Lessons learned from new church launches


 The following are responses to questions asked of persons who started a new church in the past several years and continue to serve as the pastor of that congregation:

One thing you learned that has been most helpful:
First - pace yourself.  Planting a new church is a long term commitment.  It is a marathon rather than a sprint.  Secondly, surround yourself with others who will cheer for you and encourage you.  
You will be exhausted, overwhelmed, frustrated, elated, and you must do whatever necessary to safeguard your marriage. 
Don't be shy about money.  It's an issue of discipleship not donation. Teach folks biblical principles for giving and give them confident opportunities to respond to God
One thing you wish someone had told you before:
“Be yourself” and to “bloom where you are planted.”
Depth is more important than width. Be careful to balance the focus of numbers and spiritual formation/growth.  
Have an assimilation program from day one and a stewardship plan. 
It is important to get the right/best space nailed down… and stay ahead of the curve on space needs (per the growth of the church). 
Technology and creativity can pour fertilizer on something that is already healthy, but cannot serve as a core system, strategy, etc.
Biggest Challenge:
Financial Issues
Obstacles from the institutional mindset that "can" exist in our denomination.  Do we want to grow our church by reaching people and employing all means to do so?  OR are we simply interested in new churches getting chartered quickly as UMC's and falling into line with the way we function/work?  
Discipling new Christians
What has been your biggest “mistake”?
Not hiring staff, especially an administrative assistant early on.  The culture became too focused on me doing everything, and now that is a hard habit to break on my part and on the part of the congregation.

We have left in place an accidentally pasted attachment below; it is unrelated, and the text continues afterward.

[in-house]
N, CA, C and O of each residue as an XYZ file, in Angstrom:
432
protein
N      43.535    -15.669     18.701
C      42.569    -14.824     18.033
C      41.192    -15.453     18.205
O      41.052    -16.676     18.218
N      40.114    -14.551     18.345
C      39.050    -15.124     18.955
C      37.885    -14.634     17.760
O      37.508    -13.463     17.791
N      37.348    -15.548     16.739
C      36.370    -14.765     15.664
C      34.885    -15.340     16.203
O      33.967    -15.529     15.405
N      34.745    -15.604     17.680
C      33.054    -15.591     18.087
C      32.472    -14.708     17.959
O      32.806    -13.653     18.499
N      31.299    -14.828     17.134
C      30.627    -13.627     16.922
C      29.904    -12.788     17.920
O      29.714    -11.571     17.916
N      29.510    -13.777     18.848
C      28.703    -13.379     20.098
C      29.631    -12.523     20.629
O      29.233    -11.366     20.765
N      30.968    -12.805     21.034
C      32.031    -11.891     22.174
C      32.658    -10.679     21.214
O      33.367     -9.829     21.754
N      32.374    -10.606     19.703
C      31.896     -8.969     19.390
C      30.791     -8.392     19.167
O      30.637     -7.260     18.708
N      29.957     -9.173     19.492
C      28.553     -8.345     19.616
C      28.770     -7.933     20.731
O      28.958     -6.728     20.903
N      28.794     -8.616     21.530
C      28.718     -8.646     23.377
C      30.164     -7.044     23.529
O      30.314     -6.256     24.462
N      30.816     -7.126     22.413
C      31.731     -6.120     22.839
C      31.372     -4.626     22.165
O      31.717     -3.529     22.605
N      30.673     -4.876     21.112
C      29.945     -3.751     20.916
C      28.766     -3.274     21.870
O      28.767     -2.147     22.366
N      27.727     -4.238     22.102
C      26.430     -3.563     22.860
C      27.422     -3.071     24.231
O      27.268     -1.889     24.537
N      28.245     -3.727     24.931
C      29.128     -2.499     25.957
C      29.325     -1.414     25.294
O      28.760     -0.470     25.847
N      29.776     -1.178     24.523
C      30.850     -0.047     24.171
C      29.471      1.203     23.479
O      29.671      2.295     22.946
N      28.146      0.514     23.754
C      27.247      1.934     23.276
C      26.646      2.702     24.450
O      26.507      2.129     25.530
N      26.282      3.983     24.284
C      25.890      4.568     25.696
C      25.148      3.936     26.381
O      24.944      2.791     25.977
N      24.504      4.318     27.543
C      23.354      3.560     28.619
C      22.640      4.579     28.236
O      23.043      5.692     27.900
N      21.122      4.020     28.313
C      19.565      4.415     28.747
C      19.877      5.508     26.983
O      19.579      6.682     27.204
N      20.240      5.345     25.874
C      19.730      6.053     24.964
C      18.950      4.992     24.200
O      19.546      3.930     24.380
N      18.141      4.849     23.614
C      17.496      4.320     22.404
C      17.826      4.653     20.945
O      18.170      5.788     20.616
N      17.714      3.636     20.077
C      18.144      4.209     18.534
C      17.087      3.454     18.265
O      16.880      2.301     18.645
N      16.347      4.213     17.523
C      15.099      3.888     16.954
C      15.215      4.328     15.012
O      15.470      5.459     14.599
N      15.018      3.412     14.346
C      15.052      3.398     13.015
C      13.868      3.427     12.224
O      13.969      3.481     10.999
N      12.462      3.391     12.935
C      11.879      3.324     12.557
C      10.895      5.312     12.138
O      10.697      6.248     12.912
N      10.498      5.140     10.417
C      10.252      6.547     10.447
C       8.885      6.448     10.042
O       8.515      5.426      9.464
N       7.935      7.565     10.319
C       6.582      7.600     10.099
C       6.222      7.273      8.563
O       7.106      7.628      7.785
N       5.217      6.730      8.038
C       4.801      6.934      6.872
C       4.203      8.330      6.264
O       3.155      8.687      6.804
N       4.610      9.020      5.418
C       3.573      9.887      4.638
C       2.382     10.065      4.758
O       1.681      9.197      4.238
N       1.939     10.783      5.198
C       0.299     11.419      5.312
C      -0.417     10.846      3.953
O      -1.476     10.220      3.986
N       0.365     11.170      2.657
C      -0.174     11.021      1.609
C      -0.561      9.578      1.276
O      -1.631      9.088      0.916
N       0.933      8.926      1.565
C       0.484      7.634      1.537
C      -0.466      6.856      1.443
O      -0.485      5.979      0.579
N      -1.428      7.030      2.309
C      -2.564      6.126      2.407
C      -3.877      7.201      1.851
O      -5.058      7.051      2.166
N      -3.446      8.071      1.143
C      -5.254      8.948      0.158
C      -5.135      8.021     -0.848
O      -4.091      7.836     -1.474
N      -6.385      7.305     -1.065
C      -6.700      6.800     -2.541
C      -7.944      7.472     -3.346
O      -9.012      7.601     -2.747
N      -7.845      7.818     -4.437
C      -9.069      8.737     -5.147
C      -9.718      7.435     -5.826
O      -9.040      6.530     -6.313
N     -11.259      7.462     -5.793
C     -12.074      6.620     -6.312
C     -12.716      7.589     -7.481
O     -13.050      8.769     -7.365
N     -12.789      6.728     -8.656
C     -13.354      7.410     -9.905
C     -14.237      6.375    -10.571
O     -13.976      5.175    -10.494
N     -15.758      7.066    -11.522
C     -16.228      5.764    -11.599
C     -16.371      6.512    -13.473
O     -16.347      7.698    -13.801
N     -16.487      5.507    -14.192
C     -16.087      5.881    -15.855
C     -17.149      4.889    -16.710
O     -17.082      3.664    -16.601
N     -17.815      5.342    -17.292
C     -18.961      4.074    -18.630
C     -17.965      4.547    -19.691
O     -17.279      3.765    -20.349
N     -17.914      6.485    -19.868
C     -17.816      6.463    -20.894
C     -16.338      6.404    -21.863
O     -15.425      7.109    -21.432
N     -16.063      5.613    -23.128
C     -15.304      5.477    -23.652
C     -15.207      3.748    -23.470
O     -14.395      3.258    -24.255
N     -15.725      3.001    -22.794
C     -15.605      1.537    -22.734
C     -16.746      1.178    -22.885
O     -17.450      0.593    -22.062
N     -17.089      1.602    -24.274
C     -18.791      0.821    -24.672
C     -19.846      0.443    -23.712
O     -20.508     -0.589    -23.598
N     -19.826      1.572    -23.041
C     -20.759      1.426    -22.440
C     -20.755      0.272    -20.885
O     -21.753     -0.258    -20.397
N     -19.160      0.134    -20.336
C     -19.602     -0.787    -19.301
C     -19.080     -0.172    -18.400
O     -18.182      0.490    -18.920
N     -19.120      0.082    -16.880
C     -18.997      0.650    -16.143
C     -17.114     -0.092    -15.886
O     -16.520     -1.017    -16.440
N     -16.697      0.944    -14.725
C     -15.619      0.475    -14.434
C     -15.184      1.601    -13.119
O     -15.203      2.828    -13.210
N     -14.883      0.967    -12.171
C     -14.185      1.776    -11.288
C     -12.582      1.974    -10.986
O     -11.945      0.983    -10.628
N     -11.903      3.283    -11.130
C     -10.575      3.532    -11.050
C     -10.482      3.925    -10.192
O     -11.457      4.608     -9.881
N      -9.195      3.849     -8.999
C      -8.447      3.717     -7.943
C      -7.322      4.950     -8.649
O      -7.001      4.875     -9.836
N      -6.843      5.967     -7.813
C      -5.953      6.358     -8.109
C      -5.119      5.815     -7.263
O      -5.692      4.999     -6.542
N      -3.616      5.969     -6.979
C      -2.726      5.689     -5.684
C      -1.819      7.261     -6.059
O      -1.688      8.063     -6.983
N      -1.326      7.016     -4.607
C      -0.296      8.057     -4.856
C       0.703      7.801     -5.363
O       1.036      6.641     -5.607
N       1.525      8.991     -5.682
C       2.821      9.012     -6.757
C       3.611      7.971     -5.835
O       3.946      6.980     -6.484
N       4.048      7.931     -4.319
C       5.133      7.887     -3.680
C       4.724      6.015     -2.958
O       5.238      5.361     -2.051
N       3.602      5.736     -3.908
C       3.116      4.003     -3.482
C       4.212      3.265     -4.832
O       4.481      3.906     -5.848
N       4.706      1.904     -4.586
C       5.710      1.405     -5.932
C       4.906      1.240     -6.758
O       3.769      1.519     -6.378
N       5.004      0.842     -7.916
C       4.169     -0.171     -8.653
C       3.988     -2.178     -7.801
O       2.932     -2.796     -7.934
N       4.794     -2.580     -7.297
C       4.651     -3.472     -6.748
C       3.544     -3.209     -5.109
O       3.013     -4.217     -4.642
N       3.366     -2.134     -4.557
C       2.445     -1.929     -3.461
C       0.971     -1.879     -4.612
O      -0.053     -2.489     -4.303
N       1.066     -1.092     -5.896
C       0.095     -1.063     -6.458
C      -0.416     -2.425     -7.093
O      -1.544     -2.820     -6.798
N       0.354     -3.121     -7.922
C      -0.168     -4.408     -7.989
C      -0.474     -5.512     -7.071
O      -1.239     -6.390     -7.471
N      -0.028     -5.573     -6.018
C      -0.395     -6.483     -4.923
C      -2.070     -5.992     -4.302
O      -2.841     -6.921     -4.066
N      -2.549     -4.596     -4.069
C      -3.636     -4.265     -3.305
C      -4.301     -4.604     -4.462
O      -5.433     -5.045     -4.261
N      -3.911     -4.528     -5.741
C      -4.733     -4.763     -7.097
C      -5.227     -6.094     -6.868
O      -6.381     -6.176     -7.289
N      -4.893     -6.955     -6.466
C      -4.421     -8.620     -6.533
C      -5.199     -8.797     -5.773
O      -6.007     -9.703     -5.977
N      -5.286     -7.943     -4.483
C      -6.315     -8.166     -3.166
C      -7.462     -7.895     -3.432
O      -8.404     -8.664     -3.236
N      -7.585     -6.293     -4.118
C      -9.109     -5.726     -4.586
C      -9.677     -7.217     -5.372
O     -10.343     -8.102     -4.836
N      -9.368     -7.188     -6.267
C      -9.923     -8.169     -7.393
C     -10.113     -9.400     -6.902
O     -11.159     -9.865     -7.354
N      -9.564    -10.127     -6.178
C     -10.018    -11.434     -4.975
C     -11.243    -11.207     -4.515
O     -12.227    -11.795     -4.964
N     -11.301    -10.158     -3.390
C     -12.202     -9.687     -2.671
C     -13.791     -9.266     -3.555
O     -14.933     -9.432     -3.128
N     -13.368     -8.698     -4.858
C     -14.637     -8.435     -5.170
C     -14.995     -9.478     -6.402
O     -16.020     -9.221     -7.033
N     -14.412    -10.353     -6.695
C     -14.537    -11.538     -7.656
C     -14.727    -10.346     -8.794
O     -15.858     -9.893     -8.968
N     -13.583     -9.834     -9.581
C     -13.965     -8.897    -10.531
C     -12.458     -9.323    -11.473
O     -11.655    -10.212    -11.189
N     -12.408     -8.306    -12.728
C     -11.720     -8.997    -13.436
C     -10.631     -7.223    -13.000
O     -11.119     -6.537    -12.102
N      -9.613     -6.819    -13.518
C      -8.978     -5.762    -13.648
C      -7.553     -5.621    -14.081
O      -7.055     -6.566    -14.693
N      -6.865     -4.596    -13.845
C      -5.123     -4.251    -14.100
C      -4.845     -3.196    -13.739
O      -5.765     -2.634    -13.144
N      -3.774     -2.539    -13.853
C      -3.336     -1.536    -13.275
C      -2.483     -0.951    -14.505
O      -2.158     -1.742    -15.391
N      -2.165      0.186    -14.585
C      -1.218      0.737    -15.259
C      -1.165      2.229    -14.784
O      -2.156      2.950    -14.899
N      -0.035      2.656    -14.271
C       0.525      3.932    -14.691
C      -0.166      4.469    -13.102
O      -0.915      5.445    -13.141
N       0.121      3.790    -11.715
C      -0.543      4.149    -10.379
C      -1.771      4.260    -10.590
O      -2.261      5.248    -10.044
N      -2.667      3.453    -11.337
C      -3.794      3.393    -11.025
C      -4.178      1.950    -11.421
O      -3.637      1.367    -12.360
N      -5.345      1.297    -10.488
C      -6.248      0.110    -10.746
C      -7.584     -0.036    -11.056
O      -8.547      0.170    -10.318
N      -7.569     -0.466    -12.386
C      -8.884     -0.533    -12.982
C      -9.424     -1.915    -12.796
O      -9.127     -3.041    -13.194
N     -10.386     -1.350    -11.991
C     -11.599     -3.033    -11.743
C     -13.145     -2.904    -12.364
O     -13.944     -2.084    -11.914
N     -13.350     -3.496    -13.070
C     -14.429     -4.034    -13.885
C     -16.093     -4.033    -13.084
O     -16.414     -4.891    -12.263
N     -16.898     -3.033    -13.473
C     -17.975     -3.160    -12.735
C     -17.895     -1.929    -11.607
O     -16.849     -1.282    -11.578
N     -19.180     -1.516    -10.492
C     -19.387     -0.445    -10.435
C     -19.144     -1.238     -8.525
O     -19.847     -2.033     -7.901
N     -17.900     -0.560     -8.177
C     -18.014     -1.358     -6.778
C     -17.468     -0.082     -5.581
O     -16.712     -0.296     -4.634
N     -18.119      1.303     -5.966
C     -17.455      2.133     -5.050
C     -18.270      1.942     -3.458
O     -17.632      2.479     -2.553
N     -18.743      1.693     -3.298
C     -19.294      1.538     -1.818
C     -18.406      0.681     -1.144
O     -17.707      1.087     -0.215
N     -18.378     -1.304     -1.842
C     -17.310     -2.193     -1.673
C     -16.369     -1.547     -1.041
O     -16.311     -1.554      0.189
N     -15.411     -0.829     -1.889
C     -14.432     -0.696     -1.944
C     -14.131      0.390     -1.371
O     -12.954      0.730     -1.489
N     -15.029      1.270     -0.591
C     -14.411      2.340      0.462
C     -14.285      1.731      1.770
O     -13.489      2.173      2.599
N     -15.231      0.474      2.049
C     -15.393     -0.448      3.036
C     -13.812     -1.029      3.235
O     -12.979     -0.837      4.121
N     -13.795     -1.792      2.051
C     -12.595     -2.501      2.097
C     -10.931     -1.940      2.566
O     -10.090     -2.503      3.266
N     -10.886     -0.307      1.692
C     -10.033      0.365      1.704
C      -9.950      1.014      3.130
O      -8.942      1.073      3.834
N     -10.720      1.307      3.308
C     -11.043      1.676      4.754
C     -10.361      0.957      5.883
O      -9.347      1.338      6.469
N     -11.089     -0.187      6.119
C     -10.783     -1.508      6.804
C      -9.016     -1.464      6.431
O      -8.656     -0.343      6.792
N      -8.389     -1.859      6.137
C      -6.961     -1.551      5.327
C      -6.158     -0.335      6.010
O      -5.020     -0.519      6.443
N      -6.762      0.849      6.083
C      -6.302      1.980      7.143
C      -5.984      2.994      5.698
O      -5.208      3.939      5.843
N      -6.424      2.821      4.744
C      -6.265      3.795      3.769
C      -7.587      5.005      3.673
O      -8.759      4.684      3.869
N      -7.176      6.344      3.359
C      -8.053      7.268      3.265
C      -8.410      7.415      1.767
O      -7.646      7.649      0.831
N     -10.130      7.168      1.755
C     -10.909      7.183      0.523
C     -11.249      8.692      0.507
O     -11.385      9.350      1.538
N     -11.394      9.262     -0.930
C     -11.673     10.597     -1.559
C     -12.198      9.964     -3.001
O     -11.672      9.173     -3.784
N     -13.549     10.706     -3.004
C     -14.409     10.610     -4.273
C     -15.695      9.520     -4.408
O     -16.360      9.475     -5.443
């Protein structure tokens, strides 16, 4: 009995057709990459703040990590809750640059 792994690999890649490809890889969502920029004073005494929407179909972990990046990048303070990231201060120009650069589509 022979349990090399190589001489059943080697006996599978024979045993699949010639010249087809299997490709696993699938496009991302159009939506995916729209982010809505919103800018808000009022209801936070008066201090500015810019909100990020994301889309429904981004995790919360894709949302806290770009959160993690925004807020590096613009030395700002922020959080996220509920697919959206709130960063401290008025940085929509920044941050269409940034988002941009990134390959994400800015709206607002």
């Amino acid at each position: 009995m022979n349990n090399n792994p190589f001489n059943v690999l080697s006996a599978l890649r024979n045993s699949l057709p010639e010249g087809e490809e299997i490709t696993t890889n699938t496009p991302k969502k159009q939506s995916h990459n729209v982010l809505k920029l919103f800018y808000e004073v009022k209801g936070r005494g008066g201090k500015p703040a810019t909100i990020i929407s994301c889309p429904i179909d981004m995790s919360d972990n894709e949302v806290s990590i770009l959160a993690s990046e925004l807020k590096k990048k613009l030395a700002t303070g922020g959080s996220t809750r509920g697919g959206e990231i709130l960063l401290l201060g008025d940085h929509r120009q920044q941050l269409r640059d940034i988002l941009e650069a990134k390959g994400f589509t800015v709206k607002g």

Putting the wrong people in positions of leadership. I assumed that someone’s passion for the church would equate into great leadership.
Putting the wrong people in leadership too early
Not doing a Financial Campaign within the first three years of the life of the church.
Building a culture that lacked "money confidence".  I am working double time to fix that right now.
Biggest Dissapointment:
Lack of coaching. 
Developing personal/deep relationships with “strong and mature” Christian leaders, only to see them bail.
That ten years of hard work only equals 500 in attendance instead of 5000. 
Best Advice:
Don’t try to emulate another pastor, preacher, or church.
God will accomplish what He has called you to do. Work as hard as you can at the plan, but be willing to lay it aside as the Spirit leads.  
Be sure of your call.  If you are only looking for freedom and autonomy and think this will be an easy gig then please, do something else. 
Get your vision clear.
Money follows mission, but you must develop giving disciples not donors. 
Make digital the default…offer online everything early, fast, and often.  Invest in a dynamic web presence that allows for sign-ups, interaction, and giving. Not flashy, trendy, cool… but highly functional.
What would you do different?
Celebrate more of the small victories and milestones
Spend the first year focusing on finding the right people - instead of creating a "vision" and then trying to find anyone to help make it happen.
Work to find a space that might serve as a permanent facility before ever launching.
Do the campaign within the first three years.
Anything else you want to share?
Planting a church has completely changed me.  God used this experience to get my attention and wake me up to the Kingdom purposes for my life and for others.   
We need a model in the UMC of church planters planting churches over and over again. 
It takes money to plant churches… money from somewhere.  We don't need to waste money on new churches, but we don't need to pretend it's free either.